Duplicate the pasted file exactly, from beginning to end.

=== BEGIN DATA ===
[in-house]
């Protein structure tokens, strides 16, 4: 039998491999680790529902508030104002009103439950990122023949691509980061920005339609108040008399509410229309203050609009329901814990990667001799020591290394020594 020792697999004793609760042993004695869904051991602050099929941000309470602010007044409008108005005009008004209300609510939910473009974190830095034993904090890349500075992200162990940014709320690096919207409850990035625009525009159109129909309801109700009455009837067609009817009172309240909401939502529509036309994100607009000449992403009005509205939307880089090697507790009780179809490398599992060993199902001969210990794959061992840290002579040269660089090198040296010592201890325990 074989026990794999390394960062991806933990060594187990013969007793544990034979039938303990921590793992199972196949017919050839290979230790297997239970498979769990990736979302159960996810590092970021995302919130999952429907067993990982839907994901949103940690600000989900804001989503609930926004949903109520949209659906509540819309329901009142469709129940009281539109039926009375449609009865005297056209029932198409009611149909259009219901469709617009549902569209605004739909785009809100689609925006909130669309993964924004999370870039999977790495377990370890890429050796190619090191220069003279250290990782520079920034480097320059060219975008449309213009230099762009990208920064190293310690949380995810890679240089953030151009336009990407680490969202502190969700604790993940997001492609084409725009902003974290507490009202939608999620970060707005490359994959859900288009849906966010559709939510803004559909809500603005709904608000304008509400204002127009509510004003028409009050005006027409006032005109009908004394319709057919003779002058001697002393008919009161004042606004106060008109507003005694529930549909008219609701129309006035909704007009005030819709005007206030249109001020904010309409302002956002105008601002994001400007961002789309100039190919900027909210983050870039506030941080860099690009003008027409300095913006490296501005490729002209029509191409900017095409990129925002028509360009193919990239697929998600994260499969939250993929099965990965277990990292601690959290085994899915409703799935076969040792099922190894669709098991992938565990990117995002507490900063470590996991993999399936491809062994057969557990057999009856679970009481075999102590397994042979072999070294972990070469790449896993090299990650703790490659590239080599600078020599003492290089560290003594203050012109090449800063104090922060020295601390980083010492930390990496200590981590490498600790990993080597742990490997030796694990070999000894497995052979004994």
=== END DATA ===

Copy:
[in-house]
């Protein structure tokens, strides 16, 4: 039998491999680790529902508030104002009103439950990122023949691509980061920005339609108040008399509410229309203050609009329901814990990667001799020591290394020594 020792697999004793609760042993004695869904051991602050099929941000309470602010007044409008108005005009008004209300609510939910473009974190830095034993904090890349500075992200162990940014709320690096919207409850990035625009525009159109129909309801109700009455009837067609009817009172309240909401939502529509036309994100607009000449992403009005509205939307880089090697507790009780179809490398599992060993199902001969210990794959061992840290002579040269660089090198040296010592201890325990 074989026990794999390394960062991806933990060594187990013969007793544990034979039938303990921590793992199972196949017919050839290979230790297997239970498979769990990736979302159960996810590092970021995302919130999952429907067993990982839907994901949103940690600000989900804001989503609930926004949903109520949209659906509540819309329901009142469709129940009281539109039926009375449609009865005297056209029932198409009611149909259009219901469709617009549902569209605004739909785009809100689609925006909130669309993964924004999370870039999977790495377990370890890429050796190619090191220069003279250290990782520079920034480097320059060219975008449309213009230099762009990208920064190293310690949380995810890679240089953030151009336009990407680490969202502190969700604790993940997001492609084409725009902003974290507490009202939608999620970060707005490359994959859900288009849906966010559709939510803004559909809500603005709904608000304008509400204002127009509510004003028409009050005006027409006032005109009908004394319709057919003779002058001697002393008919009161004042606004106060008109507003005694529930549909008219609701129309006035909704007009005030819709005007206030249109001020904010309409302002956002105008601002994001400007961002789309100039190919900027909210983050870039506030941080860099690009003008027409300095913006490296501005490729002209029509191409900017095409990129925002028509360009193919990239697929998600994260499969939250993929099965990965277990990292601690959290085994899915409703799935076969040792099922190894669709098991992938565990990117995002507490900063470590996991993999399936491809062994057969557990057999009856679970009481075999102590397994042979072999070294972990070469790449896993090299990650703790490659590239080599600078020599003492290089560290003594203050012109090449800063104090922060020295601390980083010492930390990496200590981590490498600790990993080597742990490997030796694990070999000894497995052979004994």